Council honored long-time Zoning Inspector Jan Boehm and businessman Larry Beatty for their service to the community. Beatty resigned from council in March to serve as the village’s new zoning inspector starting June 1. Boehm was the village zoning inspector; now she will serve on the village’s planning commission. Jerry Kehoe resigned from the planning commission after serving 18 years. Council selected Sheri Johnson to fill the vacant council seat.
Council also tweaked its zoning code to allow the village to bill property owners who are not maintaining their properties. While push has not come to shove yet, “we have a few derelict properties in town,” Mayor Rick Patrick said.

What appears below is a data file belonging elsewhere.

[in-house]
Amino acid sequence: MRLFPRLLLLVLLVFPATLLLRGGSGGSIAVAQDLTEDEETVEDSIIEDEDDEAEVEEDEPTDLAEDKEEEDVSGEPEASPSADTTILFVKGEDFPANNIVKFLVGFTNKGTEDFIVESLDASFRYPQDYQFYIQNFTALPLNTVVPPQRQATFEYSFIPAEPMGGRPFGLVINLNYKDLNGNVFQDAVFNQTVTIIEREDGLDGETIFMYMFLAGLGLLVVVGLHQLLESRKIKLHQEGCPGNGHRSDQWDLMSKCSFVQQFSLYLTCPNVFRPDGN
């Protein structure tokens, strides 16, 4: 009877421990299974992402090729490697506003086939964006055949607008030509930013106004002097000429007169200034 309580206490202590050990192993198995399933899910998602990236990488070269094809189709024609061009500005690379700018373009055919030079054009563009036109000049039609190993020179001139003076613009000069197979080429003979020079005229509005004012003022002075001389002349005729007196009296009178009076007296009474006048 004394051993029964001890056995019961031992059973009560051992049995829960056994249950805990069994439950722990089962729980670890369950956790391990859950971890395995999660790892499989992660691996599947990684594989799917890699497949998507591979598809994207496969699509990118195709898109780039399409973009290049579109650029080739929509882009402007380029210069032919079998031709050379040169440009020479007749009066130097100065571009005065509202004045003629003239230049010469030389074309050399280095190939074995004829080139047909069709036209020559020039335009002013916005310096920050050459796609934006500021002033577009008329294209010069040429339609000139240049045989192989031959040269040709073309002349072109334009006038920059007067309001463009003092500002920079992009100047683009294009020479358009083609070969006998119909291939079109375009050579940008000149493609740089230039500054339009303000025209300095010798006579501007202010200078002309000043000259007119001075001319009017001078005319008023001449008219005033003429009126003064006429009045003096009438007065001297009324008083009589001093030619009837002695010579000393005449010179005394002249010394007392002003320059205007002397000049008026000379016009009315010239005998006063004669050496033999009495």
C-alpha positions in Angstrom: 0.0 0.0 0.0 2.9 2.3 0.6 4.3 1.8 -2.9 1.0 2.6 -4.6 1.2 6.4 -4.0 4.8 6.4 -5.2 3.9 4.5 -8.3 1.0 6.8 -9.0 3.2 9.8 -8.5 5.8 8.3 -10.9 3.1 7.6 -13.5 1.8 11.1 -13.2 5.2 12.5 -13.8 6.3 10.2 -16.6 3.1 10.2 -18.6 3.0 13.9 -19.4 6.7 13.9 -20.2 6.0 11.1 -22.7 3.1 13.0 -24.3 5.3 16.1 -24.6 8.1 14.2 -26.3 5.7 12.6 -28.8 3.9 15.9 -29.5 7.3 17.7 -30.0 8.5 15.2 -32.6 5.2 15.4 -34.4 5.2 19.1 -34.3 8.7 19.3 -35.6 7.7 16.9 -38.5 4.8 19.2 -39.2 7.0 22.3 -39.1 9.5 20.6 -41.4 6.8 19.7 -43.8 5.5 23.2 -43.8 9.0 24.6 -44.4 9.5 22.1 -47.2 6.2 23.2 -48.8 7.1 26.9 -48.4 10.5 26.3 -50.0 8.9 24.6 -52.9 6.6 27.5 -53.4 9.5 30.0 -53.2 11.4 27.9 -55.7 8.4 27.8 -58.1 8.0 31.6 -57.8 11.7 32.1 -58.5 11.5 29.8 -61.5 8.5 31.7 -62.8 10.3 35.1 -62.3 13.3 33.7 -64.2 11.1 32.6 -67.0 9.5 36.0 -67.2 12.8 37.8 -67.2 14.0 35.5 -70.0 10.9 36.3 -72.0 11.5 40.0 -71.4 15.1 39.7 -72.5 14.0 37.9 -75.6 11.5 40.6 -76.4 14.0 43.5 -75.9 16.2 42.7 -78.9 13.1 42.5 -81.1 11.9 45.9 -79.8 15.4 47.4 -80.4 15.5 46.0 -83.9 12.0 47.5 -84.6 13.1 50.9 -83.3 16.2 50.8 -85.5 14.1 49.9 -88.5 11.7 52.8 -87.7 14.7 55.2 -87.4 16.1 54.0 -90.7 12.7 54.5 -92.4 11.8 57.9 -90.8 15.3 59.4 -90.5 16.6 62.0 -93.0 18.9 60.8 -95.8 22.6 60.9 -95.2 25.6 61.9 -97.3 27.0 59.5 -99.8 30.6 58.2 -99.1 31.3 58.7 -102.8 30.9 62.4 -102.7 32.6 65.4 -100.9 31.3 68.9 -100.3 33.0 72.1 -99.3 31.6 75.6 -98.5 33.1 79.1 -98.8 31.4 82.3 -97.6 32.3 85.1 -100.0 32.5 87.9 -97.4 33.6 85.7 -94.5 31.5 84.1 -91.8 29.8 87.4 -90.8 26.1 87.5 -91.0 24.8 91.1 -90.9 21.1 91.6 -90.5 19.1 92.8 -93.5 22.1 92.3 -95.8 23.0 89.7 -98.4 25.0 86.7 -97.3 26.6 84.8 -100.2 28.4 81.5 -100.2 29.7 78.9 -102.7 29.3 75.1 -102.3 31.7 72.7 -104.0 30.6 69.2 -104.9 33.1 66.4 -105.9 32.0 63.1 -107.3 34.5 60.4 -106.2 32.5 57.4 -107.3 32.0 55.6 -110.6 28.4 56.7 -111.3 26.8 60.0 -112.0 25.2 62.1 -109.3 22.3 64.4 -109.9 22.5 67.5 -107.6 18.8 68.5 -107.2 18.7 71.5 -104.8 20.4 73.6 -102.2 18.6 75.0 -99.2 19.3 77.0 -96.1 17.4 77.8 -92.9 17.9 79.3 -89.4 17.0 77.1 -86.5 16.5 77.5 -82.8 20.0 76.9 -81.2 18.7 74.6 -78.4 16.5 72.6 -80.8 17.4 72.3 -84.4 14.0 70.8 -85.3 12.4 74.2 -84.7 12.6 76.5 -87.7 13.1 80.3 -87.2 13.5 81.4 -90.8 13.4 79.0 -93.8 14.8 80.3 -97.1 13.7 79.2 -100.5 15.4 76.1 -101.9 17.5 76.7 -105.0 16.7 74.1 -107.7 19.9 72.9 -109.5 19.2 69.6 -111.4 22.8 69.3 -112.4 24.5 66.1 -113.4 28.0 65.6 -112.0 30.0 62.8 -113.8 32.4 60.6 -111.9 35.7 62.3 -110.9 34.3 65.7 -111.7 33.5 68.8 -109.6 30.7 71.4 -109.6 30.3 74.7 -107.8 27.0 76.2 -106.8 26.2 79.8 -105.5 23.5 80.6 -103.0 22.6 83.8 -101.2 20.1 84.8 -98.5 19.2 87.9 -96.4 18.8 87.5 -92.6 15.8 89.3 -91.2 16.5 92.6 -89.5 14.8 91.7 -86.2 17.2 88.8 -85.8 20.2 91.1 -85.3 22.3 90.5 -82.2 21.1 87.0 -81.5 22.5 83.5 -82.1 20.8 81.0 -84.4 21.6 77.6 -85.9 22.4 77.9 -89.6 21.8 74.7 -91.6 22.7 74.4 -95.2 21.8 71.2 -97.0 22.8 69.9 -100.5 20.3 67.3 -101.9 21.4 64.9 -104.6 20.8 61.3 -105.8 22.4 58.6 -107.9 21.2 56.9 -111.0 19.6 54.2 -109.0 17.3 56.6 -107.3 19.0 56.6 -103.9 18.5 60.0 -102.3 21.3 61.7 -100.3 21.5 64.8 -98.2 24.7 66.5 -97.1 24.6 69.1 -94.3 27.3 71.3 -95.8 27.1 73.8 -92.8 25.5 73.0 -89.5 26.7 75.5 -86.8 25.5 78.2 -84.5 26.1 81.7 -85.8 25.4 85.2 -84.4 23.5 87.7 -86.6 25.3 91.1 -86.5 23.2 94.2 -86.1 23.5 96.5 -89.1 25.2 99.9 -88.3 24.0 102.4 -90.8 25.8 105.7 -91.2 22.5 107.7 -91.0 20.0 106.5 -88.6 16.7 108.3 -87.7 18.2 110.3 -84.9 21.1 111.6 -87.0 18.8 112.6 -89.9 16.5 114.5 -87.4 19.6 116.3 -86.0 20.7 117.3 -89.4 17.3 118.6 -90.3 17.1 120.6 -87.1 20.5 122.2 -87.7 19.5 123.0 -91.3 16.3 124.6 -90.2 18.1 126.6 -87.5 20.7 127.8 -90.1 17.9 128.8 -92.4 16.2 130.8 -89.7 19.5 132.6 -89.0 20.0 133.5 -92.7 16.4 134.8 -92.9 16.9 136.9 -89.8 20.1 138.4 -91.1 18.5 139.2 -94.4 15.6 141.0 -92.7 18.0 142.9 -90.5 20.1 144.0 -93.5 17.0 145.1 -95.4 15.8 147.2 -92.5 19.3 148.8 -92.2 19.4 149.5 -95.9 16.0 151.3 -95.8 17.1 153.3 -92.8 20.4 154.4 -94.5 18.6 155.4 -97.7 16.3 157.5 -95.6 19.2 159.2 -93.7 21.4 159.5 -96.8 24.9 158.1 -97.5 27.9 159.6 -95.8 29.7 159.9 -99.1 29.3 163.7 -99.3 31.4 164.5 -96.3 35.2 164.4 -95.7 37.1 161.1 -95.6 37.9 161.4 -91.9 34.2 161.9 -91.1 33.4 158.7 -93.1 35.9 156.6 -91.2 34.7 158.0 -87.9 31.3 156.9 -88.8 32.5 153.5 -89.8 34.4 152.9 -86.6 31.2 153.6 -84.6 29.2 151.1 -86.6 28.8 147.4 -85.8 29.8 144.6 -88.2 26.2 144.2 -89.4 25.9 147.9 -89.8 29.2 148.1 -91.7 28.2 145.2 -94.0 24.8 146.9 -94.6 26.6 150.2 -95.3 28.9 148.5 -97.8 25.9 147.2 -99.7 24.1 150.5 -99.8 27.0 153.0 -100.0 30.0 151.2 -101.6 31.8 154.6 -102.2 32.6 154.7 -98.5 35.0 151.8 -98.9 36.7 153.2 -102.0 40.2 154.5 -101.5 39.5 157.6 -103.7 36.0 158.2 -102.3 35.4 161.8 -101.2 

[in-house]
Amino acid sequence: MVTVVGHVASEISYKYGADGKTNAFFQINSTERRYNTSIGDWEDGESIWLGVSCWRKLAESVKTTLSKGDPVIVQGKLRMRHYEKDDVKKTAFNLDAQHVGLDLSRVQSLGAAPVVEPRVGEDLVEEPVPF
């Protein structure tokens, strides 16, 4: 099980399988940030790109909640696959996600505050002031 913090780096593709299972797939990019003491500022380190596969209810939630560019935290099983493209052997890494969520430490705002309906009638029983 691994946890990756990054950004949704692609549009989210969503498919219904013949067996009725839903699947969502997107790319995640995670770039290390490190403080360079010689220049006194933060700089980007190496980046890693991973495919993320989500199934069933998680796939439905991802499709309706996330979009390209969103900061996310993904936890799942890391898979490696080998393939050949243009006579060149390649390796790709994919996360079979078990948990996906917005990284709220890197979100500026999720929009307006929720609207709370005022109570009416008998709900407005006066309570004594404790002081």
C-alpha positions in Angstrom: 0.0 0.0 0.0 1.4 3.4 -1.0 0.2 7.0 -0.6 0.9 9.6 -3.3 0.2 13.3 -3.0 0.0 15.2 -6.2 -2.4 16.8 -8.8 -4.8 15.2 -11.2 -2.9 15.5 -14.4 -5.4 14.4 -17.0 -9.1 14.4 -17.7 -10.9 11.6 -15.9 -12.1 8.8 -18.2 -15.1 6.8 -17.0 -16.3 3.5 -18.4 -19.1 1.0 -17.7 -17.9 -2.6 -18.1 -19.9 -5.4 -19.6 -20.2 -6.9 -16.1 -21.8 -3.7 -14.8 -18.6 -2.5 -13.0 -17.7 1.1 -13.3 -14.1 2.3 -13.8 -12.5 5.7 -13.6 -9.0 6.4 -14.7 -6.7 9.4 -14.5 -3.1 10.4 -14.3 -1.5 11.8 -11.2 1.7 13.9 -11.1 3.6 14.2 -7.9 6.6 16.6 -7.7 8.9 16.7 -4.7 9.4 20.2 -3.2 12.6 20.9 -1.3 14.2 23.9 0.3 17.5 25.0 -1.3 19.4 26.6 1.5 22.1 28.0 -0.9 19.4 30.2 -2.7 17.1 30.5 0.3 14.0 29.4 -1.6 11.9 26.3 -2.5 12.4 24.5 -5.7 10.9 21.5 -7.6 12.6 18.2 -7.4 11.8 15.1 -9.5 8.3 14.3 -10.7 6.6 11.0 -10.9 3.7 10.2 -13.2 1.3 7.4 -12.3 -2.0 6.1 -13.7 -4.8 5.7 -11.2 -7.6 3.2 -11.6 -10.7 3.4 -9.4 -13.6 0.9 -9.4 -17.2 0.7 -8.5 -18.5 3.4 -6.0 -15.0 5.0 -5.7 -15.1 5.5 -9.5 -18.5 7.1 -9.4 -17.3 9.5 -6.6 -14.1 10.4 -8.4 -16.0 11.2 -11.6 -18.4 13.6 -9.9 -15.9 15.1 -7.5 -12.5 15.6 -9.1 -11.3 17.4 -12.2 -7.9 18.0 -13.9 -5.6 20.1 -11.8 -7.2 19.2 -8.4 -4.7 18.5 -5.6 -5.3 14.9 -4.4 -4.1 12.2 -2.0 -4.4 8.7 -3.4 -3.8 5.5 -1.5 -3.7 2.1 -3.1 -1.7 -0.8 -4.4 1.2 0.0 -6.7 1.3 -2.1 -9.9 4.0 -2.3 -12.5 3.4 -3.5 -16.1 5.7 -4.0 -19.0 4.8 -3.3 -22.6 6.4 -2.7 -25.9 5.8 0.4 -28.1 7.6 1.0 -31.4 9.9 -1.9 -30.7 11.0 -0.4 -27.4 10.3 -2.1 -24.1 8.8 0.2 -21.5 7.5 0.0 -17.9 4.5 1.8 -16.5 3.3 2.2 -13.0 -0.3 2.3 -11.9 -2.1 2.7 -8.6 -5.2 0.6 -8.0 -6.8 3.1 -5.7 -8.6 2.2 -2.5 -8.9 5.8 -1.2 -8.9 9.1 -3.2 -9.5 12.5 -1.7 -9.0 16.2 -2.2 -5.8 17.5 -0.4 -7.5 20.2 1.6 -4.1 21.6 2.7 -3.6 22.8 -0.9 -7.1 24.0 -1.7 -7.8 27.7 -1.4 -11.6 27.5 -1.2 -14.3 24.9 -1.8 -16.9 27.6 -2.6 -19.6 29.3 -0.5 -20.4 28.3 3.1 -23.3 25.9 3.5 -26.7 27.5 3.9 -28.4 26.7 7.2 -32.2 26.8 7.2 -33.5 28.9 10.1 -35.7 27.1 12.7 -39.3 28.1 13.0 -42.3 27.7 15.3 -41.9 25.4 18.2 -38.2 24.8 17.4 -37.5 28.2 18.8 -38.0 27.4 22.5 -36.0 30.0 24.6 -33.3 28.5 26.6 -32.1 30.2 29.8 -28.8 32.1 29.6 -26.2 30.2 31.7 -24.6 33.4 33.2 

Council noted that even though the Village Hall flagpole is in bad shape, the village will not solicit donations to replace it. Having received a $1,598 estimate for a new 25-foot aluminum pole, council will continue to research prices.
In Garrettsville, summer means hanging flower baskets in the downtown area. Ohio’s weather being what it is, council said the baskets should be in place by Memorial Day. In another nod to warmer weather on its way, council will use its share of an annual Rotary Club grant to place bicycle racks along Main Street.
But walkers, beware — at least for a short while. About a dozen boards on the village’s boardwalk are in bad shape and need to be replaced. Village workers are on the job.
Council is hopeful that grant money will come through for a necessary project at Tom Hardesty Park on Brosius Road. If approved, an ODNR NatureWorks grant would be used to install restrooms and a maintenance building at the park.
As pandemic fears recede, Garrettsville is joining other government entities in pulling the plug on livestreaming public meetings. As of July 1, all council, committee and commission meetings will be in person, as will public hearings.